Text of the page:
Thursday, September 15, 2011

Inside Job

In his 2007 documentary No End in Sight, filmmaker Charles Ferguson chronicled the failures and mistakes made by high-ranking government and military officials during the early days of the Iraq occupation and how that led to catastrophe. In his 2010 documentary Inside Job, Ferguson turns that same critical approach and methodology onto Wall Street, and the result is a film that is sobering, infuriating, shocking, and troubling.

The 2008 global economic crisis resulted in the loss of trillions of dollars and millions of jobs, brought the world to the brink of financial chaos, and destroyed countless lives. Three years later, not one bank CEO or president has been convicted of any crimes despite strong evidence most of the financial industry's most prominent firms and companies knowingly and willingly perpetuated the crash. The Securities and Exchange Commission, the Federal Reserve, the U.S. Treasury Department, and other government entities responsible for regulating the industry were/are embedded with former bank bigwigs, gutted by an extensive campaign of deregulation, or ignoring all the warning signs of impending calamity.

Ferguson interviews many familiar faces: Eliot Spitzer, Barney Frank, George Soros, Dominique Strauss-Kahn (prior to his recent legal troubles), and Paul Volcker. We also get some foreign finance ministers, watchdogs, private citizens, and others telling their stories. There's a sizable list of people who refused comment: Henry Paulson, Timothy Geithner, Ben Bernanke, Alan Greenspan, and the various CEOs of Goldman-Sachs, AIG, CitiGroup, and other firms. Ferguson incorporates a lot of stock footage, news reports, graphs, and highlighted documents, and through all this, he effectively conveys the information needed to understand why things went bust.

Long story short: in the 1980s, deregulation became the buzz word, and the financial industry grew larger, more powerful, and more influential. By the 1990s, new technology allowed for more complex and riskier investments that weren't covered by regulation. Efforts to fill the vacuum with new laws were defeated or watered down. Banks and investment firms began selling investments they knew to be bad, but by betting against them, they stood to profit hugely while their clients and the public were left holding the bag. In the short-term, CEOs walked away with millions, and long-term, their companies went bankrupt. These companies were so large and felt on the global economy, the government stepped in with bailouts, and it was back to business as usual.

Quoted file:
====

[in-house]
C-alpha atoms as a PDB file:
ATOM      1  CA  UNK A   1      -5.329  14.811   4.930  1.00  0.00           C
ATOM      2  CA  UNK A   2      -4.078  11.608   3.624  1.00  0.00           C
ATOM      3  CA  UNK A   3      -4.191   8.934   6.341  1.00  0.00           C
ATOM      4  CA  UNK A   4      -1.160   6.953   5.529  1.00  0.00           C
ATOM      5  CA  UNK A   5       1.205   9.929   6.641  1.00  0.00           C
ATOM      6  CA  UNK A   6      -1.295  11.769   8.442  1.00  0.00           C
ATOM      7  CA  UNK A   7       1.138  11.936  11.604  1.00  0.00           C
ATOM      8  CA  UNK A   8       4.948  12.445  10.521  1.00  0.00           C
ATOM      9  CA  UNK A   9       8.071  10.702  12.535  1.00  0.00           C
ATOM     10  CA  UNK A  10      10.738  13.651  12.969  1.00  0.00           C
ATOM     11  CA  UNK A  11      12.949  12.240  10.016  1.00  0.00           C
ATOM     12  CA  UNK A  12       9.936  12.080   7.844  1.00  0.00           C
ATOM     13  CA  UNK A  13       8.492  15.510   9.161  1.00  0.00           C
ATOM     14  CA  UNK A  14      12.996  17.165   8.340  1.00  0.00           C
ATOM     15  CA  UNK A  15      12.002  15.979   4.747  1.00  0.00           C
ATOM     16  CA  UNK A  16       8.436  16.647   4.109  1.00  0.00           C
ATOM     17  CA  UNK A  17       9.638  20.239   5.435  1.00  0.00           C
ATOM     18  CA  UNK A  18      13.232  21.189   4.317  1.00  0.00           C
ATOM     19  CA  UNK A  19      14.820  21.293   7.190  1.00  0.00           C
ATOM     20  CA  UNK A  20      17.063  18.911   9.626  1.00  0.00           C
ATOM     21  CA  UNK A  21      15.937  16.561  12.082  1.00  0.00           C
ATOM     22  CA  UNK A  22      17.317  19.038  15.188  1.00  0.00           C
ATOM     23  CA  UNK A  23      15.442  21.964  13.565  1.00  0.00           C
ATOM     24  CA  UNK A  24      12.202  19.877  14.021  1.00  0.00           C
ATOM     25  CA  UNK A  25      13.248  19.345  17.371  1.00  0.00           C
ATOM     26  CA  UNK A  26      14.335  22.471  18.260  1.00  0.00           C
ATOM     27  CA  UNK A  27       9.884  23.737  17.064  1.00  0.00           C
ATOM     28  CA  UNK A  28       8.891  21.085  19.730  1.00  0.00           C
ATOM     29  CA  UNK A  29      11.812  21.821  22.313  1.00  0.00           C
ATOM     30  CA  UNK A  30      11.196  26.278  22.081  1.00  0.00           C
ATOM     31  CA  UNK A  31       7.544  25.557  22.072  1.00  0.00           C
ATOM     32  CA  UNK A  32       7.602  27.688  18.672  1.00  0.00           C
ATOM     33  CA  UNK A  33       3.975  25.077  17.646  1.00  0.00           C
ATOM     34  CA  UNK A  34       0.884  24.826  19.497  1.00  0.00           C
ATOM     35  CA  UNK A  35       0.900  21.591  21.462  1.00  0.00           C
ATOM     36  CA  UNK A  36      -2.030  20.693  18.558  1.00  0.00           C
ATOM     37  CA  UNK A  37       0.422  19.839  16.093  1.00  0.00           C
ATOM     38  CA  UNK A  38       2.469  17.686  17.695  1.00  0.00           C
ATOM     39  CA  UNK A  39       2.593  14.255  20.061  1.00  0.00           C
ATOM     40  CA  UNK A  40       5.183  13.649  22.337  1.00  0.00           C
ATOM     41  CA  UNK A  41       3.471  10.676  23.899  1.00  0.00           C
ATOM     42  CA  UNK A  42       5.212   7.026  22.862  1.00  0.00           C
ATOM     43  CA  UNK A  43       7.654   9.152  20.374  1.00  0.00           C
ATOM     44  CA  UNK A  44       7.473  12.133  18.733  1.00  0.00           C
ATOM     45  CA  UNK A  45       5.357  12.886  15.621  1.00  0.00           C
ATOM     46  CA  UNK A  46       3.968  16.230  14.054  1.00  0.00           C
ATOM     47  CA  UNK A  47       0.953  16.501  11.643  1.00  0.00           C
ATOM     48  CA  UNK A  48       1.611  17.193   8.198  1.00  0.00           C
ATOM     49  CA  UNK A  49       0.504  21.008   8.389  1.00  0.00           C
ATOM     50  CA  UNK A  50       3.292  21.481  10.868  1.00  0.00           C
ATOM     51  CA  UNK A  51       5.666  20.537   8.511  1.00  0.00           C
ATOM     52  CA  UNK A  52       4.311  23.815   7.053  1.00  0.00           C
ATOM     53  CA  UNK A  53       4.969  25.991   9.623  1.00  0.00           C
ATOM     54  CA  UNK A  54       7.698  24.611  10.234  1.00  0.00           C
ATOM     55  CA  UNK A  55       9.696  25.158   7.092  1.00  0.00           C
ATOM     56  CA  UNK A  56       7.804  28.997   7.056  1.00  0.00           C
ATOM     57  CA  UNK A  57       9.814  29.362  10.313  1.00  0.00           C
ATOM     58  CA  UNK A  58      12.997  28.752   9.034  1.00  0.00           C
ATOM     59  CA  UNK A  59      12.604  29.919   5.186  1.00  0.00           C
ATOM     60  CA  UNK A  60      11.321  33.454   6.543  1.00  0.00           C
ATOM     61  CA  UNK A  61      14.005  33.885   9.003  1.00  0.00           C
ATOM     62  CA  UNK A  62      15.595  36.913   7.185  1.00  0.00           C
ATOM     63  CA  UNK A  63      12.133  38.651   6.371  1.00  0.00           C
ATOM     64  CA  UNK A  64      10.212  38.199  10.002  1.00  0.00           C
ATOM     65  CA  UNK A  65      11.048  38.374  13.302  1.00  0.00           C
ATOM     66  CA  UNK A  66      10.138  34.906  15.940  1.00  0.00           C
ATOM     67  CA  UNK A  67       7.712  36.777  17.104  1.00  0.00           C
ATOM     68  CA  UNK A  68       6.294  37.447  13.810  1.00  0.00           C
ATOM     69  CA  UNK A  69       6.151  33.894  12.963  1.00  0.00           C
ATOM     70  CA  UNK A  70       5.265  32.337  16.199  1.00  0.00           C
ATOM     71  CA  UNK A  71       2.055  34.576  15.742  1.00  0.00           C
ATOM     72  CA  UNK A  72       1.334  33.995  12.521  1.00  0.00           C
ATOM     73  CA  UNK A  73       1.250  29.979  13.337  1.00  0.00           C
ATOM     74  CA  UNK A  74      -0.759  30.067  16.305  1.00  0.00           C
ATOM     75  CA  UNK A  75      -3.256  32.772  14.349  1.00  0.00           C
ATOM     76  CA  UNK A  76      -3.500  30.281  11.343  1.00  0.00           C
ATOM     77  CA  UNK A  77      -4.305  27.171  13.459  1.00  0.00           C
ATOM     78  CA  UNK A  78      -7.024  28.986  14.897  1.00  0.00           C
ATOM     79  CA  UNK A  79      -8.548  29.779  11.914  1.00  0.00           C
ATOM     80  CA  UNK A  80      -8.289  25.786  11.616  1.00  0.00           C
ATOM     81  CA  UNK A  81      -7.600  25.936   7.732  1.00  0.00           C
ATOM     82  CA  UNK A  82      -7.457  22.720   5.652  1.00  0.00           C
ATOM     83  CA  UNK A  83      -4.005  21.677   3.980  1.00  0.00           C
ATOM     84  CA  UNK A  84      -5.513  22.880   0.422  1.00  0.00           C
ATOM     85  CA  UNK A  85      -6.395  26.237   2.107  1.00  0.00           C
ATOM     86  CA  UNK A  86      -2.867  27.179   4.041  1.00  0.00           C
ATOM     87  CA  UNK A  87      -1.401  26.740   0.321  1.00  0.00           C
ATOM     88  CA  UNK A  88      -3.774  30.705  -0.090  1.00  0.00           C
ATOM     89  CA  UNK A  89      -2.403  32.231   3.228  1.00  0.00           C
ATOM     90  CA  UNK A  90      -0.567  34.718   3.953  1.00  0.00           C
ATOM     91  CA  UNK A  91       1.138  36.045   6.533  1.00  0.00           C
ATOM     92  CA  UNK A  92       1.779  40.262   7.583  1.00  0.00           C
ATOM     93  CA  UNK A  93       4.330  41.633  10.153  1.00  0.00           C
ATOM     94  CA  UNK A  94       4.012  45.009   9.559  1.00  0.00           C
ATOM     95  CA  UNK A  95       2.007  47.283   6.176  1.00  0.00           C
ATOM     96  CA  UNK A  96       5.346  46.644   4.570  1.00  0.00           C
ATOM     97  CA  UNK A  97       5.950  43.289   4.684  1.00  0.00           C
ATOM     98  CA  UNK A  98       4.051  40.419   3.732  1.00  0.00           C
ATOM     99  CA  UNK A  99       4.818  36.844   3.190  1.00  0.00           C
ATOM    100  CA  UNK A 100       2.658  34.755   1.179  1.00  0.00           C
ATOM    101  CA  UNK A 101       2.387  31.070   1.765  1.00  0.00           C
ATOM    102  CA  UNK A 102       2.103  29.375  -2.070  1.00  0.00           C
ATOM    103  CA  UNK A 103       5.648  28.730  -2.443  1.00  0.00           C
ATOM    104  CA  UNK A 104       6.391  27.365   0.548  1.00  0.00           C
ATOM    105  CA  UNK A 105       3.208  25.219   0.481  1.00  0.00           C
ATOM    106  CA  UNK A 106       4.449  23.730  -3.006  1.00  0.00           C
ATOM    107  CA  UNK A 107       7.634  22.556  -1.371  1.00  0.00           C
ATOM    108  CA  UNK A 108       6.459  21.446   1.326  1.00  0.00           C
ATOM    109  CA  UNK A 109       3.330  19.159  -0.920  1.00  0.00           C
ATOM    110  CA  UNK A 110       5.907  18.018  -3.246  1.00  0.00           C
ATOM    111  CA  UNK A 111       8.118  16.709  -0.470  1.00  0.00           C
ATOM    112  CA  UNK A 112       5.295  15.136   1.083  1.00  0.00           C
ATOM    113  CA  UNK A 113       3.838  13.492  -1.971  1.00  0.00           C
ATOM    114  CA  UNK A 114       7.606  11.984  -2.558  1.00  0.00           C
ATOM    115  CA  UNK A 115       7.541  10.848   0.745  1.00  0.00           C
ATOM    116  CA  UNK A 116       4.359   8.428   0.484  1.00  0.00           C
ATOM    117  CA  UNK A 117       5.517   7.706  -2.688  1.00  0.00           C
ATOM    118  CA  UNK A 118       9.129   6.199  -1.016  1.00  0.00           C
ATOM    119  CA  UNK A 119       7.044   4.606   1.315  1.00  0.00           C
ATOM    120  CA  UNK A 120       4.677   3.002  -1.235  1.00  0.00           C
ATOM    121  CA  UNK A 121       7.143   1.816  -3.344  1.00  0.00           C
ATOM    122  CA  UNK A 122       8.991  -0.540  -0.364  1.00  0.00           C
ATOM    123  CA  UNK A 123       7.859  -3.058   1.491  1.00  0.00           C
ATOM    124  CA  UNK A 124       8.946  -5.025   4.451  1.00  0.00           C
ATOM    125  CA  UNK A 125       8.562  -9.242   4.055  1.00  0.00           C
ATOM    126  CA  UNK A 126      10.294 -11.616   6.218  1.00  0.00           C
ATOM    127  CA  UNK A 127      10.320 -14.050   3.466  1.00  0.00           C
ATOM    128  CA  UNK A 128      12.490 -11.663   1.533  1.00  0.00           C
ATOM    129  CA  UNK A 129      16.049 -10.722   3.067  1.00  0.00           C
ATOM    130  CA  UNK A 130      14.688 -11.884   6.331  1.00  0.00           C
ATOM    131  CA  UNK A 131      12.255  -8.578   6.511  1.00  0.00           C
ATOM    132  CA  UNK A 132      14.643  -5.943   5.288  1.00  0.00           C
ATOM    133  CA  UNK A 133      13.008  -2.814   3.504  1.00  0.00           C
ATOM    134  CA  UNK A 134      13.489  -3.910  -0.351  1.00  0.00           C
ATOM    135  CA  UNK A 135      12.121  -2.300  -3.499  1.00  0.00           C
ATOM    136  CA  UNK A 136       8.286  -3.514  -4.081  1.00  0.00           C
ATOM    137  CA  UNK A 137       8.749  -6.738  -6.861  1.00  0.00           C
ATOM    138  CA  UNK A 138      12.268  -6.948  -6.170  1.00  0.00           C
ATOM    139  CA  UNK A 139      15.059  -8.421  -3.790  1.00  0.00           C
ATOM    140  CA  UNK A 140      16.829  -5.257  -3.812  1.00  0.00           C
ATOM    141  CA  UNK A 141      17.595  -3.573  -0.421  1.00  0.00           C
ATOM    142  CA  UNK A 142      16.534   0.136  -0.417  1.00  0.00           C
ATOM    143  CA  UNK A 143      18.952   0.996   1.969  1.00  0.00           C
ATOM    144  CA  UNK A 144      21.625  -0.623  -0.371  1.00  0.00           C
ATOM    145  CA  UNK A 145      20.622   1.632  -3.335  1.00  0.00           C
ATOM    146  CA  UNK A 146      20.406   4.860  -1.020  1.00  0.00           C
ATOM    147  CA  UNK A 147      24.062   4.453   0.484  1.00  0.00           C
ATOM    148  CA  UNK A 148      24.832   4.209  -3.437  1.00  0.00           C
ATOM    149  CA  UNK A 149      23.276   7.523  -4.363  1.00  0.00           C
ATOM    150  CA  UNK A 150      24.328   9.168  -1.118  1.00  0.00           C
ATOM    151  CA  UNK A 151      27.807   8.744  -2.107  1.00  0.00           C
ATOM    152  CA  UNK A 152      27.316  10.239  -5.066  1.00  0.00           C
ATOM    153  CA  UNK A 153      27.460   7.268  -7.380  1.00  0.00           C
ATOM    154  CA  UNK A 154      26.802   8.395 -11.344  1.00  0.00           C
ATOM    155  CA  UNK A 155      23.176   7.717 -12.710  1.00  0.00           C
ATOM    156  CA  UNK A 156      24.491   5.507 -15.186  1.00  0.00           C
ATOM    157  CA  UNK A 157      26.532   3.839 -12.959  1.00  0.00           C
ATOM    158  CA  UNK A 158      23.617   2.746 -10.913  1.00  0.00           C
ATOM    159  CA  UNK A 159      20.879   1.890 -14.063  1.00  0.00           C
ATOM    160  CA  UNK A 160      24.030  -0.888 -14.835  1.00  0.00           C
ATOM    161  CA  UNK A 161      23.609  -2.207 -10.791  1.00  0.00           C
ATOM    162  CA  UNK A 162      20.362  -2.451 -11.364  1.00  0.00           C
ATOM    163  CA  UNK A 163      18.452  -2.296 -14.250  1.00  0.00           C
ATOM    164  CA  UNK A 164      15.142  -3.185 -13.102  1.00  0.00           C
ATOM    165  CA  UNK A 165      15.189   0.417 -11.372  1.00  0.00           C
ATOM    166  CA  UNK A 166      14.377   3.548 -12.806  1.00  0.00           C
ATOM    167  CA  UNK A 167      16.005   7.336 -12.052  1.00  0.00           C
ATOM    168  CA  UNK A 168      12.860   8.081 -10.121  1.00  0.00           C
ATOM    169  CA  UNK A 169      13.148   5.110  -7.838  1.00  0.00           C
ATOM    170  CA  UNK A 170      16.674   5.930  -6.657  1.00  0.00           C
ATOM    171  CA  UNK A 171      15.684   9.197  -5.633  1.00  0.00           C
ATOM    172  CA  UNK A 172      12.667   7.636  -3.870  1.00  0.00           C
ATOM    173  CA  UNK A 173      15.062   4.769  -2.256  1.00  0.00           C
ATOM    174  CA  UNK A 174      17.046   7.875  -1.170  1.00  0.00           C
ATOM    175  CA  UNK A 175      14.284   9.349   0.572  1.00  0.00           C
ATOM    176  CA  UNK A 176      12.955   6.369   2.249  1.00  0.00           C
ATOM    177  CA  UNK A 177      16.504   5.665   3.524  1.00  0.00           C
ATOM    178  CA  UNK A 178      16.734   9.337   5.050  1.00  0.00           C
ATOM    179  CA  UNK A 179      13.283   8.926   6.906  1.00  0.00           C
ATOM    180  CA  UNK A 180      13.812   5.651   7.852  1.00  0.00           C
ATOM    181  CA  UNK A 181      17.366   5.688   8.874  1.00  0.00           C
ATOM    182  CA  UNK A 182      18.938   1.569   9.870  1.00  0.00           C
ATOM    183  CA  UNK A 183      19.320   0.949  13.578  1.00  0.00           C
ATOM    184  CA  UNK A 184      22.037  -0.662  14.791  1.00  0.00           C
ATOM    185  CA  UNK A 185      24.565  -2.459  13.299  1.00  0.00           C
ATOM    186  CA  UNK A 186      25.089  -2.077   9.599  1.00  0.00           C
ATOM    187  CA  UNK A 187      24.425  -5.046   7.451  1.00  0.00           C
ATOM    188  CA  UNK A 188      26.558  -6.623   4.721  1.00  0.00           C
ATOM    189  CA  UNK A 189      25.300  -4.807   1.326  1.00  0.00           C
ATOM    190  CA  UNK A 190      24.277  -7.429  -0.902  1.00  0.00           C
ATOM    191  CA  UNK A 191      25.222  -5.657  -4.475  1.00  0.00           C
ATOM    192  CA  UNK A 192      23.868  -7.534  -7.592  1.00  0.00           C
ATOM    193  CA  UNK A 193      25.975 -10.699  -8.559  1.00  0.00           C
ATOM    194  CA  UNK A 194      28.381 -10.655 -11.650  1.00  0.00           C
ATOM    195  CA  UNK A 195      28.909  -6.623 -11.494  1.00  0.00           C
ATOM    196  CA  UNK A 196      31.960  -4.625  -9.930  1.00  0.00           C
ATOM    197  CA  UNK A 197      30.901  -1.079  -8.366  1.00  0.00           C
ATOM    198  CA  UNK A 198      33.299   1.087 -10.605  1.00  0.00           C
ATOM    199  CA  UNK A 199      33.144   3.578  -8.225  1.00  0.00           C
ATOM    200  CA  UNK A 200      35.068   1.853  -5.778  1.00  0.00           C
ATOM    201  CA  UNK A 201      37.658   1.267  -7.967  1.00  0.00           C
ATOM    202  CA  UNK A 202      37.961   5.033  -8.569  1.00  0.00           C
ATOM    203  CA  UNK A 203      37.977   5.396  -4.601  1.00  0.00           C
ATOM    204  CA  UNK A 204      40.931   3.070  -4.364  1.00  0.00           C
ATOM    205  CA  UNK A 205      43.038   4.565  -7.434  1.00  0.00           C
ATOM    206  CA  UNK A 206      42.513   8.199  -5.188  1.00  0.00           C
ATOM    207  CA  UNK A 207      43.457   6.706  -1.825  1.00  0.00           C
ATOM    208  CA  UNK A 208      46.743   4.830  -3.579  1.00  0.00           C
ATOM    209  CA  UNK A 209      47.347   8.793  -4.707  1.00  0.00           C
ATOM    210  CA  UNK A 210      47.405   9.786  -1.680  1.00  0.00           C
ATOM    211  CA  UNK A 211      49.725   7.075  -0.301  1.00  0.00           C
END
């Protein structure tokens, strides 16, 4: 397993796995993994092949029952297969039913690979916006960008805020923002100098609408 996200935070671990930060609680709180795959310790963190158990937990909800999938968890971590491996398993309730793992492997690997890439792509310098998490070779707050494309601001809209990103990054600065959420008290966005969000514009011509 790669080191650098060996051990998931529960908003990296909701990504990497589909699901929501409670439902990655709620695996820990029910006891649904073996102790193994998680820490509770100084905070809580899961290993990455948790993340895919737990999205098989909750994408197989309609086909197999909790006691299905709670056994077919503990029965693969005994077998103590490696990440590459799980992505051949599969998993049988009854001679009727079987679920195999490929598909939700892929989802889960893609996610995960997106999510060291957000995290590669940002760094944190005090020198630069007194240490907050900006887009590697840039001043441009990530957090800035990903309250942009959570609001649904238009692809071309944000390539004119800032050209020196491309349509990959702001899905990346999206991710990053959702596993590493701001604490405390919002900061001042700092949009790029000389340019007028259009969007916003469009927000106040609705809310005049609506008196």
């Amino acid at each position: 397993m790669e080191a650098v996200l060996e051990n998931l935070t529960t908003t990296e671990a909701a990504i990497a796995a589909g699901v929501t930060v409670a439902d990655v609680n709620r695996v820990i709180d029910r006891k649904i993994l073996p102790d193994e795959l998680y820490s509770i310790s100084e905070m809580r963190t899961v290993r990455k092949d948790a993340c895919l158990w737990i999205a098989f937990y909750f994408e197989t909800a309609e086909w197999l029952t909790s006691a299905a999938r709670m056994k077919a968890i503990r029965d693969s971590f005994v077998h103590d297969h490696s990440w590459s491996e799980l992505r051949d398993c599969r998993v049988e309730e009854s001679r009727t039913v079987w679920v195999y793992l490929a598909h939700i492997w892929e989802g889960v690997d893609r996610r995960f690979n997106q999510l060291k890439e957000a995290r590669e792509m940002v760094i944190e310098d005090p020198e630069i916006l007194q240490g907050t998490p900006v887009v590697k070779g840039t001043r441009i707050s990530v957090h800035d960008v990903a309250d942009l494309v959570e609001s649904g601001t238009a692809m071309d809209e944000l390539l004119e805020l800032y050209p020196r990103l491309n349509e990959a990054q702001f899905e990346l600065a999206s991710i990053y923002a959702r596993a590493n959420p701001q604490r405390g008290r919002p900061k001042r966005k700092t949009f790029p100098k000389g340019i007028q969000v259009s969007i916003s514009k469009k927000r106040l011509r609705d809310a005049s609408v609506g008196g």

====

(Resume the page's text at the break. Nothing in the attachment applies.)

The most disheartening aspect of the film is how many of those individuals at the center of the crash remain in influential positions today, continuing to push for policies that made them and their supporters rich while bankrupting the nation. Ferguson also covers two lesser known aspects of Wall Street. First, many of these top traders use company money on prostitutes and drugs, often writing both off as a company expense; it's just another example of how self-absorbed and immoral these men are. Second, a number of economic academics at places such as Harvard and Colombia who write "objective" papers praising the soundness of certain companies and their strategies are often on their payroll.

If you want to understand why the economy is in the state it's in, Inside Job is the movie to watch. It will make you angry. Narrator Matt Damon concludes the film with a call to action, but at this point, after seeing just how entrenched Wall Street has become, what can be done?

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